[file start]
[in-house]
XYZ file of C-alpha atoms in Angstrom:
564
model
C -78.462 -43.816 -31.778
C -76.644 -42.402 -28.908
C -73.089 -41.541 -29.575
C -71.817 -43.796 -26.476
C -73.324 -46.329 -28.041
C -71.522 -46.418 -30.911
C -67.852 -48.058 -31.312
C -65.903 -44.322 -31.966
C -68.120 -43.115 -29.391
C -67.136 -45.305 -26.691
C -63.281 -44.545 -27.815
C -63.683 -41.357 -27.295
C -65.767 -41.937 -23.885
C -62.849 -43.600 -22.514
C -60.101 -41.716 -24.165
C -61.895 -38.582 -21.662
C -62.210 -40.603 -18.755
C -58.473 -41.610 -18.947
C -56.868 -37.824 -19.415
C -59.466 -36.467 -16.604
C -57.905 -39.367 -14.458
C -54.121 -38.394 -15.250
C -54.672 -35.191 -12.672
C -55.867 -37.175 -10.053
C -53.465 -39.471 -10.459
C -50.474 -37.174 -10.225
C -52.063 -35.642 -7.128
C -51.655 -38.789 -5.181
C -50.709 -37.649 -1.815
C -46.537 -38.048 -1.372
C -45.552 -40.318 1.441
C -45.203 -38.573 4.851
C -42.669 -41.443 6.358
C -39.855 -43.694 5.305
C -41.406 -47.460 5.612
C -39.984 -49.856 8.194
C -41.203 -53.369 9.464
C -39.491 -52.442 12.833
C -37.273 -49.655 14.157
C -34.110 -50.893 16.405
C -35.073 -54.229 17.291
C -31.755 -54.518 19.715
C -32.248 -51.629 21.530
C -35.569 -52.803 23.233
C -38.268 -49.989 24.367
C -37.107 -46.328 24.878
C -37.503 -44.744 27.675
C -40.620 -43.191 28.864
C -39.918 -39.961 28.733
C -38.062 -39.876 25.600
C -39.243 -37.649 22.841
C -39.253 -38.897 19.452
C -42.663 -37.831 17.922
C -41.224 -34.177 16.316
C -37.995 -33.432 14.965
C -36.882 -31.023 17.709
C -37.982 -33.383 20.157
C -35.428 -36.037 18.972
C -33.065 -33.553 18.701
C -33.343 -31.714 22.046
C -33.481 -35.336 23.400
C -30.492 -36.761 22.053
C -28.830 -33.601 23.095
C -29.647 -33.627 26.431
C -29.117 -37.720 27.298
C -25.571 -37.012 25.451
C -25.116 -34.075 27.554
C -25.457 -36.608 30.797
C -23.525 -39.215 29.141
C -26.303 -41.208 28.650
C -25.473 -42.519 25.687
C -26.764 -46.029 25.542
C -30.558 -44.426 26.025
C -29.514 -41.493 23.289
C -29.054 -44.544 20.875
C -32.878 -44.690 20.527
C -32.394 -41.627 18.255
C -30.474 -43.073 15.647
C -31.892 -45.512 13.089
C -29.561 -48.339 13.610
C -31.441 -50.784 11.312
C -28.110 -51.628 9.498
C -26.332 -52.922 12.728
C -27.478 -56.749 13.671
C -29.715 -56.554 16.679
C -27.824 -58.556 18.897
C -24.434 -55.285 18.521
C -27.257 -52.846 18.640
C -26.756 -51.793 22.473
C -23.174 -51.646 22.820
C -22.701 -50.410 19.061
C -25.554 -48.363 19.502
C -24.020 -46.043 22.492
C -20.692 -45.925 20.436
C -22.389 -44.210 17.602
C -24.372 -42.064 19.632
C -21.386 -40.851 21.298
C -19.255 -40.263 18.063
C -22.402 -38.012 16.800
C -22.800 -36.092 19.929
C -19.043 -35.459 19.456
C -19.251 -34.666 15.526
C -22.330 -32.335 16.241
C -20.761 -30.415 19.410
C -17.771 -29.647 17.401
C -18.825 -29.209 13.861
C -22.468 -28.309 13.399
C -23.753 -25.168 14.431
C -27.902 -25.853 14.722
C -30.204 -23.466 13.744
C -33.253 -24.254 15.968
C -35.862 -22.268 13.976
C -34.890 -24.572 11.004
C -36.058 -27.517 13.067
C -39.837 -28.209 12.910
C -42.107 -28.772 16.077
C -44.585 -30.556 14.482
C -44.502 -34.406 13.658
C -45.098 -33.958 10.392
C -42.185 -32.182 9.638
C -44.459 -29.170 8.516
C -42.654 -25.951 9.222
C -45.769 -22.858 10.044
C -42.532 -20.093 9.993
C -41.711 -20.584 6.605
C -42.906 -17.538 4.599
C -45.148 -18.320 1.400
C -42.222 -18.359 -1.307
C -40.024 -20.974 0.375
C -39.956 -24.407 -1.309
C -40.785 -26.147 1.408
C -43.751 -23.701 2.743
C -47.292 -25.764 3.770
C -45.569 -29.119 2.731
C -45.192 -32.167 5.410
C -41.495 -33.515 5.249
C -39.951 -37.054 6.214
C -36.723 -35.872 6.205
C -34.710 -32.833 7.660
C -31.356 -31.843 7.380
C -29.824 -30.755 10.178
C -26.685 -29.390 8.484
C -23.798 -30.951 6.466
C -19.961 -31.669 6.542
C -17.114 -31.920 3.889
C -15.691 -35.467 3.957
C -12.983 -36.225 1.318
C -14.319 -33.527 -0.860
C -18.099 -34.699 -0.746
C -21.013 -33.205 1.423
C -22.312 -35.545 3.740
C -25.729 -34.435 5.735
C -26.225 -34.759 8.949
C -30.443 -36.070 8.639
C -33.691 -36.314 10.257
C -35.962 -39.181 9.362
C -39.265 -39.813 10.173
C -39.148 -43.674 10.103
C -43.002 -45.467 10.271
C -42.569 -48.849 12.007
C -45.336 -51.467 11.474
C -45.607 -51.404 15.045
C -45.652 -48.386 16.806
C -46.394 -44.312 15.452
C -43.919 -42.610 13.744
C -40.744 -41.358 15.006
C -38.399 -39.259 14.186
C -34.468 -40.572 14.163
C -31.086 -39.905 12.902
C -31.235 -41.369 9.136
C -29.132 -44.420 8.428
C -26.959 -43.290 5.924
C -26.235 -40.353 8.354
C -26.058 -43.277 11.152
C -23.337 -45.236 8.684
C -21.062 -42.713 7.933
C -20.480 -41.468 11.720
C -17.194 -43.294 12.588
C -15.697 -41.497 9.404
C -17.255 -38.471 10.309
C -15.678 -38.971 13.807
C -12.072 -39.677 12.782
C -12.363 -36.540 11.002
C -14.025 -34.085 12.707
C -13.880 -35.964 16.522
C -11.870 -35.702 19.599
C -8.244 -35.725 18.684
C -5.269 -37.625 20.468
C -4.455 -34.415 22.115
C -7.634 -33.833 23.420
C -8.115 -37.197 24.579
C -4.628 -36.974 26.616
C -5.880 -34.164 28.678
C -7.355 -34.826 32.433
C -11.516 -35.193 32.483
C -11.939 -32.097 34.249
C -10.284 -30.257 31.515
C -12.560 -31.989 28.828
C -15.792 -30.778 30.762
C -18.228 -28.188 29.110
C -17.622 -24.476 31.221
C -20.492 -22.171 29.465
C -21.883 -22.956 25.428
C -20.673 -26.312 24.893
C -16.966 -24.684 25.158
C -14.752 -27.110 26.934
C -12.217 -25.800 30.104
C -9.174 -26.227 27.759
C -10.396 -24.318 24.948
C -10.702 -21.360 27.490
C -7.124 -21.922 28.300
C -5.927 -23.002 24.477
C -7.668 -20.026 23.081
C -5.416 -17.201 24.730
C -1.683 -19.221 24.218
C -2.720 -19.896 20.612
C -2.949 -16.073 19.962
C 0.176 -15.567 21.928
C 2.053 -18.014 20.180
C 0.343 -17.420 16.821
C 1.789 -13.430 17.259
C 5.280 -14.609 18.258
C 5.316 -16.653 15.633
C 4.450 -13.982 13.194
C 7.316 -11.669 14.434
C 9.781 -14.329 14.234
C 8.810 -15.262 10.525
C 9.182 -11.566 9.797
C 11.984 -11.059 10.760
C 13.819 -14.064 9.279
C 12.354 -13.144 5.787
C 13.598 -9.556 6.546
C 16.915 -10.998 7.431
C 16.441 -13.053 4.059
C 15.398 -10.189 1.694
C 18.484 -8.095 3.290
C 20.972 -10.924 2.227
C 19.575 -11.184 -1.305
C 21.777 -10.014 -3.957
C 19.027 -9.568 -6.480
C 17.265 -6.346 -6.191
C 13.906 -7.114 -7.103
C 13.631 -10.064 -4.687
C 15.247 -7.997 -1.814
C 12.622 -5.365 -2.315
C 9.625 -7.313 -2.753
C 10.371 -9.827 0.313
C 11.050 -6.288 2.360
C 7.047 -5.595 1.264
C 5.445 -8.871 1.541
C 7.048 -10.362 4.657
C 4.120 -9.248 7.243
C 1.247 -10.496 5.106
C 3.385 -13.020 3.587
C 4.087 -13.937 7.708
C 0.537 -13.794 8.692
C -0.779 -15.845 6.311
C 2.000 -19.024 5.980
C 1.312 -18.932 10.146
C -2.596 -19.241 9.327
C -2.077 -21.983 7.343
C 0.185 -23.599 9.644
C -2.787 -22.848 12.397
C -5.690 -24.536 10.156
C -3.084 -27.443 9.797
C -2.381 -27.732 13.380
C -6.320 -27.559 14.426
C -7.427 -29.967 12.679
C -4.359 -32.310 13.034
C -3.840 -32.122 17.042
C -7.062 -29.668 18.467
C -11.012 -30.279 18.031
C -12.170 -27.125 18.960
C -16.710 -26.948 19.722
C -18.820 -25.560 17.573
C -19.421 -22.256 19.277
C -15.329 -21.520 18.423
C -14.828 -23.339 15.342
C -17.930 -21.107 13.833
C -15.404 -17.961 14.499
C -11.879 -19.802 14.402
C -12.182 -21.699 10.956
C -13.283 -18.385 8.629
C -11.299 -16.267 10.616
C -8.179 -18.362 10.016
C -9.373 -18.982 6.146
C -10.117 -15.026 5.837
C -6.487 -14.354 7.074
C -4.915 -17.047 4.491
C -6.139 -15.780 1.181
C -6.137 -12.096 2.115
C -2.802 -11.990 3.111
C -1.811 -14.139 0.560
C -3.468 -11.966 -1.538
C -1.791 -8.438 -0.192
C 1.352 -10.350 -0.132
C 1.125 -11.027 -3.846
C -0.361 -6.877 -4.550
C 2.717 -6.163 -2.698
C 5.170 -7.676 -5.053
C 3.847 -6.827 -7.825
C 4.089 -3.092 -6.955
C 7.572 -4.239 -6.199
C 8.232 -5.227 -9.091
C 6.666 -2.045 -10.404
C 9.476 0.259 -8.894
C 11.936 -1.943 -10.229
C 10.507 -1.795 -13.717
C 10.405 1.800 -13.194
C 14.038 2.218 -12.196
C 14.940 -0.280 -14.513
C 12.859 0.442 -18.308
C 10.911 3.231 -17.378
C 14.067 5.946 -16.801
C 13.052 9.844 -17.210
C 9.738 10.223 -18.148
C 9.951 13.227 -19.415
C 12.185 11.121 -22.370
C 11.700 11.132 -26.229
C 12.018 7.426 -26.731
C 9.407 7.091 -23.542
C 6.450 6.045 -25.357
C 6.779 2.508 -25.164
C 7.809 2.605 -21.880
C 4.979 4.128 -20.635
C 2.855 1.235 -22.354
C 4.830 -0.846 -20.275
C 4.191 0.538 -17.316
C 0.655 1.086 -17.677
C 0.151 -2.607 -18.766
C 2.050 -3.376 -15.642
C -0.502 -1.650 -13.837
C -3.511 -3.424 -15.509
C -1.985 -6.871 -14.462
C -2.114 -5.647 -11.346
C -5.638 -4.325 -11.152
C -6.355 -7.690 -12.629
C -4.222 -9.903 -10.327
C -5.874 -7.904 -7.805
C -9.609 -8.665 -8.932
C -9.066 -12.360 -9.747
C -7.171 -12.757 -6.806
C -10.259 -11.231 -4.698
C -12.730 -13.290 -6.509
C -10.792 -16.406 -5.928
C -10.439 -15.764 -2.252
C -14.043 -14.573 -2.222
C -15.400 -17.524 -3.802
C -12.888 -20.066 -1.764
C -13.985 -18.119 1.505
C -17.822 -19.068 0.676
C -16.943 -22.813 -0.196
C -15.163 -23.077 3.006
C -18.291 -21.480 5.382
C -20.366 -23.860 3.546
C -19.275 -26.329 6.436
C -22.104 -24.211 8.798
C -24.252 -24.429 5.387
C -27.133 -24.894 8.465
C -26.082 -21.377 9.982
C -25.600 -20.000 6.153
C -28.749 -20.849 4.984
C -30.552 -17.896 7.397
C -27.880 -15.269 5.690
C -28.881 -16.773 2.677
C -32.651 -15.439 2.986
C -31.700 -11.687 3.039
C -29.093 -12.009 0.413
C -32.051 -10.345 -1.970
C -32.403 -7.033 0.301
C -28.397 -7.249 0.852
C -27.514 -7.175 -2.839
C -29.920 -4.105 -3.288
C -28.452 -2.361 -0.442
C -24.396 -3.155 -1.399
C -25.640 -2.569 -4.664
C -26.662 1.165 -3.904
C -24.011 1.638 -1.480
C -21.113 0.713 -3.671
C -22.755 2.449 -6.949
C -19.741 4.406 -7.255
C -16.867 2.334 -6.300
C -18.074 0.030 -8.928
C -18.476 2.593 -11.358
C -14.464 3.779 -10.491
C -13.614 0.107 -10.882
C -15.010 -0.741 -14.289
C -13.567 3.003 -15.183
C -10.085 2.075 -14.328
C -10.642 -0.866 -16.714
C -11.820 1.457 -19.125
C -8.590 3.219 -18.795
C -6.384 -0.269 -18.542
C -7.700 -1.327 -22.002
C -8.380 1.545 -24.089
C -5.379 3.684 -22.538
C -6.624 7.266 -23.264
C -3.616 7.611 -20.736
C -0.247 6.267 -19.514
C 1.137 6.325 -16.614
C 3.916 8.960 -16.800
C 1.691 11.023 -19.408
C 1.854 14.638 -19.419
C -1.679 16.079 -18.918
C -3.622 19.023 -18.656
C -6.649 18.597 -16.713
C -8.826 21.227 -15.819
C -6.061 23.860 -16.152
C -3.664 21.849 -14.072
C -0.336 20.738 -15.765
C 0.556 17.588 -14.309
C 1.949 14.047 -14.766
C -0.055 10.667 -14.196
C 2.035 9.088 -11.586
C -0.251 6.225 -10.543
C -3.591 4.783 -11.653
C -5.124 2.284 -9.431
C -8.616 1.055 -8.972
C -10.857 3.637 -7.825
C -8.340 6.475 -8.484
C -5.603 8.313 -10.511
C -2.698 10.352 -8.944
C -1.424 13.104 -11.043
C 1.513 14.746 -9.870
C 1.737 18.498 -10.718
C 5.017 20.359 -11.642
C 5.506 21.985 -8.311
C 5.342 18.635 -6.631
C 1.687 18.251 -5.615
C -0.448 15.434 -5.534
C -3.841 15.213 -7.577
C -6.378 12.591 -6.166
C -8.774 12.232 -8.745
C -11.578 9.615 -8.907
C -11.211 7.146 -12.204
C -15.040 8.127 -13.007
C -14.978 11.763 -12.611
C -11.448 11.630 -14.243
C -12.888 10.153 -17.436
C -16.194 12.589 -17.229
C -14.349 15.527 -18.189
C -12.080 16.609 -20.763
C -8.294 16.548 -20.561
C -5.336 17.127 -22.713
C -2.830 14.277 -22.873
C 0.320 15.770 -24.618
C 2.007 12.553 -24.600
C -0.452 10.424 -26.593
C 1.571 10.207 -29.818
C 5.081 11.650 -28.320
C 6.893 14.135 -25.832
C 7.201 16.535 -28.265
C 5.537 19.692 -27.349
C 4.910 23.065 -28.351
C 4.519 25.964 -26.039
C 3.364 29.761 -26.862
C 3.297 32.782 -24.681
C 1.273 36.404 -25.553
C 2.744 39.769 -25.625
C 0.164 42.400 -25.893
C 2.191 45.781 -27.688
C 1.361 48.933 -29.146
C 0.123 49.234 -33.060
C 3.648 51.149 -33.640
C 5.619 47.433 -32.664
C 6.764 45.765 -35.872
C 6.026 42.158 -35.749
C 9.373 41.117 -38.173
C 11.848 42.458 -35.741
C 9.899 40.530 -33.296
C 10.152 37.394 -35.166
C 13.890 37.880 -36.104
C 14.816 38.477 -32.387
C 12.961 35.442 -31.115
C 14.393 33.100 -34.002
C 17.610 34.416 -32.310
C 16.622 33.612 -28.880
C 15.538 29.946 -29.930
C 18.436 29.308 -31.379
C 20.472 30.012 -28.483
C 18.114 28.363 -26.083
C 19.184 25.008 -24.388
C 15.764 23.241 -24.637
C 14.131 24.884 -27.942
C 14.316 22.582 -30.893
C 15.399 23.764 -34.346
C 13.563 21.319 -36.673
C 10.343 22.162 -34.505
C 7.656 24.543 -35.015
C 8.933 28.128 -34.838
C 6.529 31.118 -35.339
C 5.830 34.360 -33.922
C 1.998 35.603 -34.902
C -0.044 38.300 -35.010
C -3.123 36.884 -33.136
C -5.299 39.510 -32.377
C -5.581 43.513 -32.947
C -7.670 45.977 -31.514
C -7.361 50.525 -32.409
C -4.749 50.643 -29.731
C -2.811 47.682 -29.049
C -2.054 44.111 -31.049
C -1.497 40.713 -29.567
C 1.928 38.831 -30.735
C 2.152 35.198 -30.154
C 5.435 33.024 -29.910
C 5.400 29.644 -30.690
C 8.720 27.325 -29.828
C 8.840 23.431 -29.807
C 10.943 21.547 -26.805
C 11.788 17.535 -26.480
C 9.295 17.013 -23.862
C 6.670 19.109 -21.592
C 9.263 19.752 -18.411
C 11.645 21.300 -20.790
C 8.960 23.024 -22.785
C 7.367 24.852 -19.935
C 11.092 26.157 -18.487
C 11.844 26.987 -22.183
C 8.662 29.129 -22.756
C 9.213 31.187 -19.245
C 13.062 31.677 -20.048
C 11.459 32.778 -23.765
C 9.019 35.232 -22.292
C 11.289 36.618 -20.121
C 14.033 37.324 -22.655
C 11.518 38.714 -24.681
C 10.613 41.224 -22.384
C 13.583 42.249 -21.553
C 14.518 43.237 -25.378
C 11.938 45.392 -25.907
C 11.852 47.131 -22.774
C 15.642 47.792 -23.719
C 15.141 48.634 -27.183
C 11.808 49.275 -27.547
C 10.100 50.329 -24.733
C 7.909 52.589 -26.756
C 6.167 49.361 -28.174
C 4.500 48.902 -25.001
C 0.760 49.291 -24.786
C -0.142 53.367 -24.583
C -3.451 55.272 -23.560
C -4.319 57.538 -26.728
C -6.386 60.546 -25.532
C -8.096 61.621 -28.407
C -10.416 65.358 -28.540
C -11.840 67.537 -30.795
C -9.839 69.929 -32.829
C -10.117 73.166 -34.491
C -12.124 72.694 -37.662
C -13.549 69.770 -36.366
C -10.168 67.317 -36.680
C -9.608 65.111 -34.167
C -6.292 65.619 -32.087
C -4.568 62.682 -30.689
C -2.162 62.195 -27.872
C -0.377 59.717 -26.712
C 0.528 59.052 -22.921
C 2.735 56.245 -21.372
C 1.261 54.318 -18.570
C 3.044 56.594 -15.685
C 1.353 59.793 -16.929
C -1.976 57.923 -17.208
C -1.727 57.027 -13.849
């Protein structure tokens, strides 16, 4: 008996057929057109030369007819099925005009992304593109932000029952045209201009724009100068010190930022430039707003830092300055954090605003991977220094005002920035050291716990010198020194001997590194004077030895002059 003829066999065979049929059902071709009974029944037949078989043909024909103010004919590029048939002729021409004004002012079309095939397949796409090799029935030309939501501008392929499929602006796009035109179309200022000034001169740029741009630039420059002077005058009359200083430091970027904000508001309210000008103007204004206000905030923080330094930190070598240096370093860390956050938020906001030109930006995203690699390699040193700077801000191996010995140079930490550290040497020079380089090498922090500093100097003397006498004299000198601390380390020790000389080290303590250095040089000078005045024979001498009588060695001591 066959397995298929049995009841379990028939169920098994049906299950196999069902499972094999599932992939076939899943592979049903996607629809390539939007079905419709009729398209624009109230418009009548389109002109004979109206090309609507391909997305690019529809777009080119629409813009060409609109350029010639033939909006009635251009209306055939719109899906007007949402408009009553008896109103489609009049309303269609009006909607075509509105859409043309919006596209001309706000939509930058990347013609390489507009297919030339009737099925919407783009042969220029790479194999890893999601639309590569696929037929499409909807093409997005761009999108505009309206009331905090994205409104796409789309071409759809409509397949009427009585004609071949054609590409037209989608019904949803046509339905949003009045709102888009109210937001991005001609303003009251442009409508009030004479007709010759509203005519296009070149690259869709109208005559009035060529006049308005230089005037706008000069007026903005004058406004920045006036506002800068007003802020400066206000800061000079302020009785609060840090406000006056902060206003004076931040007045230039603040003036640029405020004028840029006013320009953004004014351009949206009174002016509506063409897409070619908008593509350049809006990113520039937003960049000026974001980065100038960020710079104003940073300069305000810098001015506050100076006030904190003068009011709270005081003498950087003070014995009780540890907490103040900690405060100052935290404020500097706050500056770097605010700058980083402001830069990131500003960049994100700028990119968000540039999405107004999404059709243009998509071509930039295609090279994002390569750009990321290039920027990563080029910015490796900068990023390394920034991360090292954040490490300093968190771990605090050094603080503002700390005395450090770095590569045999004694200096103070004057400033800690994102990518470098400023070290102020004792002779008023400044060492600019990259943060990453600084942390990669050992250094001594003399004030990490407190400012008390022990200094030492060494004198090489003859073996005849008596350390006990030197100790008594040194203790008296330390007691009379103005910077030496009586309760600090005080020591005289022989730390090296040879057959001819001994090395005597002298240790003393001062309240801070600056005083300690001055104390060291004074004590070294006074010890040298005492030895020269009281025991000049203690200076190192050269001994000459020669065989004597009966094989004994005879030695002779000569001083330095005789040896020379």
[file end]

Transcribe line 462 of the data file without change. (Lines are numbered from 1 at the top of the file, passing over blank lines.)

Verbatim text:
C 1.273 36.404 -25.553